Bitcoin fell after one of the world’s largest cryptocurrency exchanges was said to face a government warning in Japan, heightening concern that increased regulatory scrutiny will curb demand for digital assets.
Japan’s Financial Services Agency is planning to tell Binance, the trading venue founded by Zhao Changpeng, to stop operating in the country without a license, a person familiar with the matter said. Binance has several staff in Japan and has been expanding operations without receiving permission, the person said.
Bitcoin erased gains after Nikkei first reported the FSA’s plans, and the cryptocurrency was trading 2.2 percent lower at $8,700.85 as of 10:33 a.m. in London. Rival coins including Ether and Ripple also dropped.
Governments around the world have been stepping up scrutiny of cryptocurrencies in recent months amid worries that they’re facilitating everything from money laundering to tax evasion and fraud. Japan, one of the most active markets for digital assets globally, introduced a licensing system for virtual currency exchanges last year in an effort to improve oversight.
Binance told Bloomberg News in January that it was working to acquire a license in Japan. The exchange is “engaged in constructive dialogue” with the FSA and has “not received any mandates” from the regulator, Zhao said on Thursday.
To date, the Japanese regulator has issued licenses to 16 cryptocurrency exchanges, including bitFlyer Inc. and Quoine. Another 16 were given permission to operate without a license. Among those was Coincheck, which suffered a $500 million hack in January.
In the wake of the Coincheck theft, Japanese authorities have clamped down on the industry. Last month, the FSA issued an administrative penalty against Macau-based Blockchain Laboratory Ltd. for giving seminars and providing consultation services in Japan without a license. And this month, it suspended several local venues for poor security measures.
Separately, researchers, German researchers earlier this week said they had discovered unknown persons are using bitcoin’s blockchain to store and link to child abuse imagery, potentially putting the cryptocurrency in jeopardy.
The blockchain is the open-source, distributed ledger that records every bitcoin transaction, but can also store small bits of non-financial data. This data is typically notes about the trade of bitcoin, recording what it was for or other metadata. But it can also be used to store links and files.
Researchers from the RWTH Aachen University, Germany found that around 1,600 files were currently stored in bitcoin’s blockchain. Of the files least eight were of sexual content, including one thought to be an image of child abuse and two that contain 274 links to child abuse content, 142 of which link to dark web services.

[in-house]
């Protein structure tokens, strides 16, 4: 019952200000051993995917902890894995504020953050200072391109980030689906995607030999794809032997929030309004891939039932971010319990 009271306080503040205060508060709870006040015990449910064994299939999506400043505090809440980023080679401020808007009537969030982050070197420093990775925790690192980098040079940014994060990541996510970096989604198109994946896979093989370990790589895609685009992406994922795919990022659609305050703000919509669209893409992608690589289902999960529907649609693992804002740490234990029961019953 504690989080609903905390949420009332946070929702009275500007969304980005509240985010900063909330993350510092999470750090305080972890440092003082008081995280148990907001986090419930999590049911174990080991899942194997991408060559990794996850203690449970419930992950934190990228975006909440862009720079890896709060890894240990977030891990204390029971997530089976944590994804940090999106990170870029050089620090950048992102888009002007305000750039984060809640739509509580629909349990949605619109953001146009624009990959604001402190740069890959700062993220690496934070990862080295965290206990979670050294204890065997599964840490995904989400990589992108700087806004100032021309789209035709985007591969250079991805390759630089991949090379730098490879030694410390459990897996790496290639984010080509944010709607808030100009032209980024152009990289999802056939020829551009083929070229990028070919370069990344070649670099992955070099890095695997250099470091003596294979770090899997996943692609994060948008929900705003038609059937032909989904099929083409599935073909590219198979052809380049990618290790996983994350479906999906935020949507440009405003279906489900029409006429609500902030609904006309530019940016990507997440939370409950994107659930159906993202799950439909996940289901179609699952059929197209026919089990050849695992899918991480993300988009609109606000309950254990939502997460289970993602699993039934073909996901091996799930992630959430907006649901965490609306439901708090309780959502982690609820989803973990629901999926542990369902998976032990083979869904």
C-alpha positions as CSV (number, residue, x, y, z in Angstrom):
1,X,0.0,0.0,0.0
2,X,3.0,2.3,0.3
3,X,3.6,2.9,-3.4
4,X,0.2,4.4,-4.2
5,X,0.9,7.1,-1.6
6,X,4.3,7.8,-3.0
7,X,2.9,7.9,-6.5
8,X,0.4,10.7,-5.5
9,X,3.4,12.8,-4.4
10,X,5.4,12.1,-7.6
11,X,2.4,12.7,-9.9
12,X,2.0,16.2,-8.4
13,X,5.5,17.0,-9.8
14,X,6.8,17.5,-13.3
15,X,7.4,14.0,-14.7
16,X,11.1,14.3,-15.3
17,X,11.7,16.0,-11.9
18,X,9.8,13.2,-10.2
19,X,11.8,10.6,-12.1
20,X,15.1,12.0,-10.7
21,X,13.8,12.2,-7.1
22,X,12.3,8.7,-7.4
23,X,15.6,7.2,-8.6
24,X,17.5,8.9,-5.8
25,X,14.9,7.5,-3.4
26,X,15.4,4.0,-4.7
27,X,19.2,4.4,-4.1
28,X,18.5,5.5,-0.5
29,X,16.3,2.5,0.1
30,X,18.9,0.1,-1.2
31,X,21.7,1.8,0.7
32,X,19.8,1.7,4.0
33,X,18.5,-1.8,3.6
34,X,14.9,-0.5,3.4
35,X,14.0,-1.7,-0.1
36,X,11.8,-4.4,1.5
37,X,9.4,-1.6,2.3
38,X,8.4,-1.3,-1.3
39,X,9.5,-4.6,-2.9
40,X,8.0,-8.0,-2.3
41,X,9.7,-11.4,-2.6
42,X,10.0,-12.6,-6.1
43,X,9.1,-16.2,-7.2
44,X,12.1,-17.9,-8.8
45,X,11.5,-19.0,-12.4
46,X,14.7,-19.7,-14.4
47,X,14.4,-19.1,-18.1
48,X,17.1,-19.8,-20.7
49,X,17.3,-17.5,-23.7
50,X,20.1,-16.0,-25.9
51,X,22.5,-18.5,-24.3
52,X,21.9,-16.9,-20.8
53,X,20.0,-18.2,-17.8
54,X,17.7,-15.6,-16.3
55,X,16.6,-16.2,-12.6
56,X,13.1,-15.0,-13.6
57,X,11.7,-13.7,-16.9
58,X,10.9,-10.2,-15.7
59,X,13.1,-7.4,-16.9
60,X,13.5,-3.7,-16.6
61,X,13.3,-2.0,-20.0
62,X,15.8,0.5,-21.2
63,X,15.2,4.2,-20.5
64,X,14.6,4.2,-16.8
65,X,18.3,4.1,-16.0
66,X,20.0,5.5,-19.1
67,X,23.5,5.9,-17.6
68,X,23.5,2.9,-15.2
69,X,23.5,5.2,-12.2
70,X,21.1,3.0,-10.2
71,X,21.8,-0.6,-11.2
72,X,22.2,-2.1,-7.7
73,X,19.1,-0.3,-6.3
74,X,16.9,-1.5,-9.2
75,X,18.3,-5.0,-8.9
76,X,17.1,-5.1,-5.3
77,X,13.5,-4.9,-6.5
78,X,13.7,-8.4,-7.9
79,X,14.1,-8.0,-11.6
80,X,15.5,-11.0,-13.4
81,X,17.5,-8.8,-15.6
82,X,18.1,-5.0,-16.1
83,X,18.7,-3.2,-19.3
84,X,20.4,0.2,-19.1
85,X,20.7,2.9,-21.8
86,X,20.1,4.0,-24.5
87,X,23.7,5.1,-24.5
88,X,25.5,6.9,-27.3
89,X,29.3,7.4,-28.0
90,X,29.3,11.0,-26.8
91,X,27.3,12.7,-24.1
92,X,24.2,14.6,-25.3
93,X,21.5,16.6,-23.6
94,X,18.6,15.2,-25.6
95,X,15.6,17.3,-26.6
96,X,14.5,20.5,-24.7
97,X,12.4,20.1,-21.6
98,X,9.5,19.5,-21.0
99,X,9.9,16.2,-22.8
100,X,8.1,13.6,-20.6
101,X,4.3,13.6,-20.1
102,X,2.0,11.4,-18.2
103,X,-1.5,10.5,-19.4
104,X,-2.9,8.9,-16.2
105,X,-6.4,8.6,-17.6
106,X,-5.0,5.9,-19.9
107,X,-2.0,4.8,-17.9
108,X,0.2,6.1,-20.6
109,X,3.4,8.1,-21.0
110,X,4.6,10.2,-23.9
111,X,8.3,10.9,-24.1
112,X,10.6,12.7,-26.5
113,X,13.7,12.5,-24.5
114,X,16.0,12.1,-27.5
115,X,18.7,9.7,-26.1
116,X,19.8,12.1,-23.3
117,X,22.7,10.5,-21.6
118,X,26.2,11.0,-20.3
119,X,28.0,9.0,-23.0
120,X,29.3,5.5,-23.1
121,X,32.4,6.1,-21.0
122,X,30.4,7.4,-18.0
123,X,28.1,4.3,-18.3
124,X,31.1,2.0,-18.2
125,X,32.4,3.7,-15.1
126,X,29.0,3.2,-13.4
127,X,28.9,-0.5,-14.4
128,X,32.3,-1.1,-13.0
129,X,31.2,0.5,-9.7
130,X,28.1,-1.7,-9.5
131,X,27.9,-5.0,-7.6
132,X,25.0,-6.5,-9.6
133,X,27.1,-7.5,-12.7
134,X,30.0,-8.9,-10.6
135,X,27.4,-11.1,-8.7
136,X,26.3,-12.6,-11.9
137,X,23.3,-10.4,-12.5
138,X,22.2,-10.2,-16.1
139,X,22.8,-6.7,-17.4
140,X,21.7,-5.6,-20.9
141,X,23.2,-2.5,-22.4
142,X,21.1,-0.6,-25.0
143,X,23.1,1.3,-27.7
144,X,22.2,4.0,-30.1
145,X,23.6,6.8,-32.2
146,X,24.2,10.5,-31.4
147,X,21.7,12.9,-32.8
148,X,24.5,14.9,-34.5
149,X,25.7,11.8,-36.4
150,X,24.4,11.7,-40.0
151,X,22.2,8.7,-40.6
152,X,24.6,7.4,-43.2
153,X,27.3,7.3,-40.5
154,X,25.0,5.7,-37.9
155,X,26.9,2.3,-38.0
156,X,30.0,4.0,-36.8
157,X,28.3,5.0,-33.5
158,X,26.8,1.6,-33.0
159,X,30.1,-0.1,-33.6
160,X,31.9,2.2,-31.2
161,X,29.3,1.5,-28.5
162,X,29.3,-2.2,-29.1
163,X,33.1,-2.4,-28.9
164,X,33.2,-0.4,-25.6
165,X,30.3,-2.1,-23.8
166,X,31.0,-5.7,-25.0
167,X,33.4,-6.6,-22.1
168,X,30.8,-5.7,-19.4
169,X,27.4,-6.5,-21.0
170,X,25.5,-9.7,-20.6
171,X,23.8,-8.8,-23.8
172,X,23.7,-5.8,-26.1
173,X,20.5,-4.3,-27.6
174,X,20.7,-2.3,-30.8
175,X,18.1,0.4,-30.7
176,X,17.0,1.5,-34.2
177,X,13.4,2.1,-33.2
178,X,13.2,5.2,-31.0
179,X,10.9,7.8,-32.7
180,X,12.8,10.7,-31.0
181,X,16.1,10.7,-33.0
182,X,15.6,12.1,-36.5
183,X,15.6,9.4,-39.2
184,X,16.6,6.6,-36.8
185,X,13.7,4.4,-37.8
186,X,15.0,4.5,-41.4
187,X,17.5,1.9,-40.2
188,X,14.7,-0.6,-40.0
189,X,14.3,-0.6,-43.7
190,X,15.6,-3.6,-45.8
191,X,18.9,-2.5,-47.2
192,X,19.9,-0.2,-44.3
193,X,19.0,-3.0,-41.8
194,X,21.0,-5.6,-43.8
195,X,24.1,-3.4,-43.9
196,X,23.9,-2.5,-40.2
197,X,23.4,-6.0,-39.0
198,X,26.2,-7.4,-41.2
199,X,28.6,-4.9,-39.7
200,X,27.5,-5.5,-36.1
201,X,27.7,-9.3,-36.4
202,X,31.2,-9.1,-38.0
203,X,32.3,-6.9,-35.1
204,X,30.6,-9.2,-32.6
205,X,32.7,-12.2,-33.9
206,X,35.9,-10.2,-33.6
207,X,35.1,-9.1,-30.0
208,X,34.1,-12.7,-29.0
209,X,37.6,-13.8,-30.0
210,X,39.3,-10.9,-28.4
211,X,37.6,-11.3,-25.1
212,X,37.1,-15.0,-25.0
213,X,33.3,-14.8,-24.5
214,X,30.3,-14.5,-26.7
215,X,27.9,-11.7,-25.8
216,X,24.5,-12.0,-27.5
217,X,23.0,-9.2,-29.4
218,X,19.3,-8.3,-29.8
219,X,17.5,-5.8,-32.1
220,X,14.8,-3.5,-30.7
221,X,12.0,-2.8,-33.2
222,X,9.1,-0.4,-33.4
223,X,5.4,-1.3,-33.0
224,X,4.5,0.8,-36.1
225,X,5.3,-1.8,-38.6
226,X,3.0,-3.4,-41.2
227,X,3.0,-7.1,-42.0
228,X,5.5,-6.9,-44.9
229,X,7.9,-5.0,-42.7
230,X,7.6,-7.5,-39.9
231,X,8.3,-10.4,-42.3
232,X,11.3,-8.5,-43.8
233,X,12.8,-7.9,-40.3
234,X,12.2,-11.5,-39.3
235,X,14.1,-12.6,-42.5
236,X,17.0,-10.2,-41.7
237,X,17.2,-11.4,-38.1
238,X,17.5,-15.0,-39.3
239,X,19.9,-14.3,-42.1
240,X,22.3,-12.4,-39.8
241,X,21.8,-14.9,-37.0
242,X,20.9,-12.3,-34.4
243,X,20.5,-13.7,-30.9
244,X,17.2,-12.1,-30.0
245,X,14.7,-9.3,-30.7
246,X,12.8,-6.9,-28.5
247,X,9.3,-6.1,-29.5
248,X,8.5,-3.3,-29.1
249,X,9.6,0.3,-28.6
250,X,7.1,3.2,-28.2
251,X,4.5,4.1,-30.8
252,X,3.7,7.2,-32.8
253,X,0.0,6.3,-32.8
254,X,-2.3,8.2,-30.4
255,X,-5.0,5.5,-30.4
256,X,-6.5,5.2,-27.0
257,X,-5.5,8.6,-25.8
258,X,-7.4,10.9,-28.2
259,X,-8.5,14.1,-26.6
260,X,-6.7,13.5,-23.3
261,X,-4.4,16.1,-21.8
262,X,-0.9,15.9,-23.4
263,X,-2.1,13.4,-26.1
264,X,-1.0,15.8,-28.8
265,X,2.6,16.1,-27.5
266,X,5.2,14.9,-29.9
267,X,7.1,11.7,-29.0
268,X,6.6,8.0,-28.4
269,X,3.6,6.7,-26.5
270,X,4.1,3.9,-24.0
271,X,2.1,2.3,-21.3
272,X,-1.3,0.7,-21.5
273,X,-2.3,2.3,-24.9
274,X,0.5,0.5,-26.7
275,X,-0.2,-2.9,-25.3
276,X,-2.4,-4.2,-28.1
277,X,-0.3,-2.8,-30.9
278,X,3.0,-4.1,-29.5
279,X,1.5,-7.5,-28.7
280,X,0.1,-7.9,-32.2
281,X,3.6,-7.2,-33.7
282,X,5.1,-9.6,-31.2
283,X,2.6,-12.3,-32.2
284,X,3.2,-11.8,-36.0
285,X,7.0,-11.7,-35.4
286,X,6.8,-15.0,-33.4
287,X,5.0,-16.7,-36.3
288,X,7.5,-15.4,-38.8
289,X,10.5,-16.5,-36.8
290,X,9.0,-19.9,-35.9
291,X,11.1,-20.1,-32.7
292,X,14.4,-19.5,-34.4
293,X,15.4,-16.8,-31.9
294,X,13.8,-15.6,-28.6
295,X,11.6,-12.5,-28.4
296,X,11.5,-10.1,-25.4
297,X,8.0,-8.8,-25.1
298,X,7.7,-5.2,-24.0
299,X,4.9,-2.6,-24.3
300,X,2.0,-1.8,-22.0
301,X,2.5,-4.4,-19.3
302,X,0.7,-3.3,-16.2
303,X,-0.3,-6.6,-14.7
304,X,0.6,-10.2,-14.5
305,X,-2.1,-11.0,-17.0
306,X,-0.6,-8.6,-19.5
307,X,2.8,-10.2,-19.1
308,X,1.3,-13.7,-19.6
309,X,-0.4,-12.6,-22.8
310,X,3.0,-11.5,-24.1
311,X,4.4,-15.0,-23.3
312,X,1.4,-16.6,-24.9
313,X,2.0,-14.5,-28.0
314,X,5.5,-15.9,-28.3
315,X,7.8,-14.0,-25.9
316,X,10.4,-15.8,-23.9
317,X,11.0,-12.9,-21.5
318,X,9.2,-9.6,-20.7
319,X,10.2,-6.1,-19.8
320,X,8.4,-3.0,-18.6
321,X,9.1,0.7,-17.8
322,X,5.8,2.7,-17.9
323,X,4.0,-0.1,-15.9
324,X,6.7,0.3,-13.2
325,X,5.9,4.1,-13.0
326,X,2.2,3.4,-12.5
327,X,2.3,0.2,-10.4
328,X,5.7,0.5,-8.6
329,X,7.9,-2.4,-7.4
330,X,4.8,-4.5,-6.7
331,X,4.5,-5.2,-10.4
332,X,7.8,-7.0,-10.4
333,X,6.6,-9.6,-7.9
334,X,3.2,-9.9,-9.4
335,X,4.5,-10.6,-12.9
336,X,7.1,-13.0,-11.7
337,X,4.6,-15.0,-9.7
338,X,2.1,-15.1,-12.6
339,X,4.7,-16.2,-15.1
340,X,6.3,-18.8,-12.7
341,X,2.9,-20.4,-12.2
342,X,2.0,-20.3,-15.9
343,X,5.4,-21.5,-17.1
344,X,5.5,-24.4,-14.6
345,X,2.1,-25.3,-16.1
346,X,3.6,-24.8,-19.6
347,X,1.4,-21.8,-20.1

“Our analysis shows that certain content, eg, illegal pornography, can render the mere possession of a blockchain illegal,” the researchers wrote . “Although court rulings do not yet exist, legislative texts from countries such as Germany, the UK, or the USA suggest that illegal content such as [child abuse imagery] can make the blockchain illegal to possess for all users.”
“This especially endangers the multi-billion dollar markets powering cryptocurrencies such as bitcoin.”
While the spending of bitcoin does not necessarily require a copy of the blockchain to facilitate, some processes, such as some mining techniques, require the downloading of the full blockchain or chunks of it. “Since all blockchain data is downloaded and persistently stored by users, they are liable for any objectionable content added to the blockchain by others. Consequently, it would be illegal to participate in a blockchain-based systems as soon as it contains illegal content,” the researchers wrote. Since mining is essential for the function of
bitcoin, as the process records the transactions into the blockchain to verify trades and generates new bitcoin in the process, having illegal content such a child abuse imagery within the blockchain could cause significant issues for the currency.
“We anticipate a high potential for illegal blockchain content to jeopardise blockchain-based systems such as bitcoin in the future,” the researchers wrote.
This is not the first time warnings over the ability to store non-financial data within the blockchain have been issued. Interpol sent out an alert in 2015 saying that “the design of the blockchain means there is the possibility of malware being injected and permanently hosted with no methods currently available to wipe this data”. The agency warned that the technology could be used in the “sharing of child sexual abuse images where the blockchain could become a safe haven for hosting such data”. But this is the first time such content has been shown to actually exist, creating a moral and legal quandary around possession and the blockchain. – Bloomberg, Guadian News ServiceTags: Aachen University Germany, Business, Currencies & ForEx, Financial Services Agency, Germany, Japan, Markets, Zhao Changpeng